Roadify is a relatively new mobile social network based around NYC commuting. The basic premise is to notify other users of the actual bus arrival times, as compared to the posted stop times that are often inaccurate due to traffic and other delays. As a member, you either “give” or “get” real time notices that updates the main server. When someone “gives” a bus location, the network is updated and the next person to request [“get”] the bus’s location is notified whether the bus is running late, on time or early. Members can also give/get information on street parking spaces as they become available or even before, if you are about to move your car. In return, members receive StreetCARma Points. You can join different teams that are sponsored by local business and redeem those points for prizes.
Of course, there’s the all-important leaderboard that shows top users, top teams and even shows the “top gives” as pin points on a Google map. Check out how many there are in just a month!
Roadify started primarily as Park Slope, Brooklyn-based and has grown to include all of Brooklyn, Manhattan, Queens, the Bronx and Staten Island bus routes. And now you can even receive info on subways where cell phone service is available (primarily on the 1-2-3 and A-C-E lines). Roadify now has it’s own iPhone app and is integrated with Facebook and Twitter.
But what’s really impressive about the site’s growth is that early adopters discovered the service through grassroots advertising. Yes, real people, in real life stood at bus corners around Brooklyn, handing out cards and having real conversations with other real people. I was working in Red Hook waiting for the only bus that would take me to my job when a guy handed me a postcard and asked “Have you heard about Roadify?”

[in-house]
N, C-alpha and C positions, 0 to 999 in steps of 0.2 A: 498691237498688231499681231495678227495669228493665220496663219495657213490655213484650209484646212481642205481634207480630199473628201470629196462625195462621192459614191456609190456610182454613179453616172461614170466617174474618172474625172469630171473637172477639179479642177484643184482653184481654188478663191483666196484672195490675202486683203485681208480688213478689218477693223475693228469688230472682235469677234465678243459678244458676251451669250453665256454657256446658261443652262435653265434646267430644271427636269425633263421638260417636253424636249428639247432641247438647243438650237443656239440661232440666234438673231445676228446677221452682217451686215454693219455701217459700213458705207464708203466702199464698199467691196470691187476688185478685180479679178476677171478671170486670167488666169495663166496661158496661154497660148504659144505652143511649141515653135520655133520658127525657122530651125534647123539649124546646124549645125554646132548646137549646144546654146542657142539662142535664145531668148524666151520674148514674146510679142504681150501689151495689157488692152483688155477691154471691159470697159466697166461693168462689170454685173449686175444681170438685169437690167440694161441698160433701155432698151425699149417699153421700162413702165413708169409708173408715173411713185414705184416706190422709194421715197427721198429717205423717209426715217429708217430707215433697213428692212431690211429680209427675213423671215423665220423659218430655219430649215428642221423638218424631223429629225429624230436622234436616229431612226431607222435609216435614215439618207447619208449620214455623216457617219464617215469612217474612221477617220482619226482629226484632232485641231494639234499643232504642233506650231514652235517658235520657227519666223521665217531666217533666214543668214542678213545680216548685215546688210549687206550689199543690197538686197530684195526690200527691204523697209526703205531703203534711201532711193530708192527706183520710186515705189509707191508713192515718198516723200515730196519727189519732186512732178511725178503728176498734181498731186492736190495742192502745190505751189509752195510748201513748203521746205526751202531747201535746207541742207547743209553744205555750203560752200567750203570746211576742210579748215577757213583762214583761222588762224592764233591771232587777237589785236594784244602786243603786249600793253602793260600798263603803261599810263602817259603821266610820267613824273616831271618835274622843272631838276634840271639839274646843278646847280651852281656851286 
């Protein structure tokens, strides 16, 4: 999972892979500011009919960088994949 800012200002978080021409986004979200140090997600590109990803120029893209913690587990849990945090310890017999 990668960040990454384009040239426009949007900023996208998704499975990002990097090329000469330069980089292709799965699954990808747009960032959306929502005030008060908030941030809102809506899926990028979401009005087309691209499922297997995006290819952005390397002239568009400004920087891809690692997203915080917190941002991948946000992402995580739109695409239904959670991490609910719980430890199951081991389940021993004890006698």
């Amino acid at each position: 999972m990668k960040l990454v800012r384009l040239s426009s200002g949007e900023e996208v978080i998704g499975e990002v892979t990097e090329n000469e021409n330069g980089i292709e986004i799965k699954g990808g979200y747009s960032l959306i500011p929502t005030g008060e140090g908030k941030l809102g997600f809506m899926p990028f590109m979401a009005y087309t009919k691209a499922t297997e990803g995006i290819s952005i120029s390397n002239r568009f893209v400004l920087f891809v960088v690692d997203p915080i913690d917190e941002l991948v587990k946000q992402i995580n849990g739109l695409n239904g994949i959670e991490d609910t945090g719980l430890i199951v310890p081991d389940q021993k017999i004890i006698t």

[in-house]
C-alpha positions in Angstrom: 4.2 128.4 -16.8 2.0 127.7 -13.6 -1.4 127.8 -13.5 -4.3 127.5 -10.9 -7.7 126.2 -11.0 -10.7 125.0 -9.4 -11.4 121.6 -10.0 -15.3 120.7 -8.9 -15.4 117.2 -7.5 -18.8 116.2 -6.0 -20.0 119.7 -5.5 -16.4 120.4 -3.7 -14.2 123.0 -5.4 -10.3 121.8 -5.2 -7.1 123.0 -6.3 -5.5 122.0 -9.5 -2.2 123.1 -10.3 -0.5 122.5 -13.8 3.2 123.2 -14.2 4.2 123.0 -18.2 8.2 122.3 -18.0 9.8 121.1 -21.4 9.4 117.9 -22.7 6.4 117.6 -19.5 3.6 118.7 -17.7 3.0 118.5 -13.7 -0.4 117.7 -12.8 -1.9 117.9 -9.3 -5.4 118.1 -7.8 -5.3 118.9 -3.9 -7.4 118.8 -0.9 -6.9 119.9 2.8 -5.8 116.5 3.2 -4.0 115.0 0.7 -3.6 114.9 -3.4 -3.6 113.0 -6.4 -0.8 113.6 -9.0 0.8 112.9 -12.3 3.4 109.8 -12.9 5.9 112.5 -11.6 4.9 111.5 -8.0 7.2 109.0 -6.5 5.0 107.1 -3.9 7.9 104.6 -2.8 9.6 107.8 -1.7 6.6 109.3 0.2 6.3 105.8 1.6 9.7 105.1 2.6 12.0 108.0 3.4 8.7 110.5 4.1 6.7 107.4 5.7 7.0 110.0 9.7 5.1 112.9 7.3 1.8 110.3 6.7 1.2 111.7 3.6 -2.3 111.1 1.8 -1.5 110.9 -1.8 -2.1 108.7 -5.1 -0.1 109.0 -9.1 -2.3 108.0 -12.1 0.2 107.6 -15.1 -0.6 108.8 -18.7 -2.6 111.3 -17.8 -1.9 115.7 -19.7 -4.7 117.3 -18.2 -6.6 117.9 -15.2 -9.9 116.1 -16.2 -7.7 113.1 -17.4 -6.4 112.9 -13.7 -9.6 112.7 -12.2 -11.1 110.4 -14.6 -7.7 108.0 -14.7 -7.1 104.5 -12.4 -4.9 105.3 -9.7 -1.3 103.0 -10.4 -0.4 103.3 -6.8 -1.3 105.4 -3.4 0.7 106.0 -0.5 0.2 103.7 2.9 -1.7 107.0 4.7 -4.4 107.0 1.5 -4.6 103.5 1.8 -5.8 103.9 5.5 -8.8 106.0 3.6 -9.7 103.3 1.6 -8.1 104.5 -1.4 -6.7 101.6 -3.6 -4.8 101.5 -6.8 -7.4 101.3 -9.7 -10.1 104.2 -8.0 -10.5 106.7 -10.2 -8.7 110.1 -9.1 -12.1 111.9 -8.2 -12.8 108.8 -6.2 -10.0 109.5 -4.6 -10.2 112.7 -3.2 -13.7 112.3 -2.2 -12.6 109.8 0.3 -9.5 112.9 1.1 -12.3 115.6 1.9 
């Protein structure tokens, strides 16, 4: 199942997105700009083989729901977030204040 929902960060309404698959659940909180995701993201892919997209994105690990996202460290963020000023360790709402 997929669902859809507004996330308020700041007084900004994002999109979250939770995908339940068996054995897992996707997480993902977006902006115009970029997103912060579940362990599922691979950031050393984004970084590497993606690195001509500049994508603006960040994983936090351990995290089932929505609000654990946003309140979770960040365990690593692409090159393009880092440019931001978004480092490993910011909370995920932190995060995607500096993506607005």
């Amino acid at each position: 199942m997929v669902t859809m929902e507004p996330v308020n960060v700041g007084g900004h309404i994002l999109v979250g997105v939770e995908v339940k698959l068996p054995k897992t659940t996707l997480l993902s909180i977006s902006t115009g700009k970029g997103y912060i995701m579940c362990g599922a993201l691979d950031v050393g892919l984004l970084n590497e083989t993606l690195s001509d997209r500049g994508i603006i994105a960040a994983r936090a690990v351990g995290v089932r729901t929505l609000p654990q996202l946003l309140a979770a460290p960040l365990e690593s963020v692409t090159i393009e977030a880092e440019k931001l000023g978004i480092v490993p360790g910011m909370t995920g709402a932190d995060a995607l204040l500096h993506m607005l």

Now, as a New Yorker, I’ve generally become immune to people trying to hand me fliers on the street but when he said “real-time bus updates via text messaging” I couldn’t help but pay attention. What’s more is he stood around answering all of my questions with a genuinely friendly and energetic attitude before he moved on. Everyone waiting that morning got a card instructing them to get started immediately by texting the included number. When the bus finally did come nearly all of the boarding passengers were whipping out their phones to start playing the game.
Roadify also goes a few steps further by giving out weekly “trophies” to their two top givers: a blog shout-out and a laudatory flier posted at the users’ favorite stop. How’s that for bragging rights? Roadify is also a supporter of the Brooklyn Community Foundation’s Do-Gooder Award “a borough-wide initiative that seeks to identify and honor those who embody the highest values of community giving and service.”
So far, Roadify has focused on the notion of local community building which is really working. Maybe it will eventually build a national network but for the time being, thinking small is paying off big for them.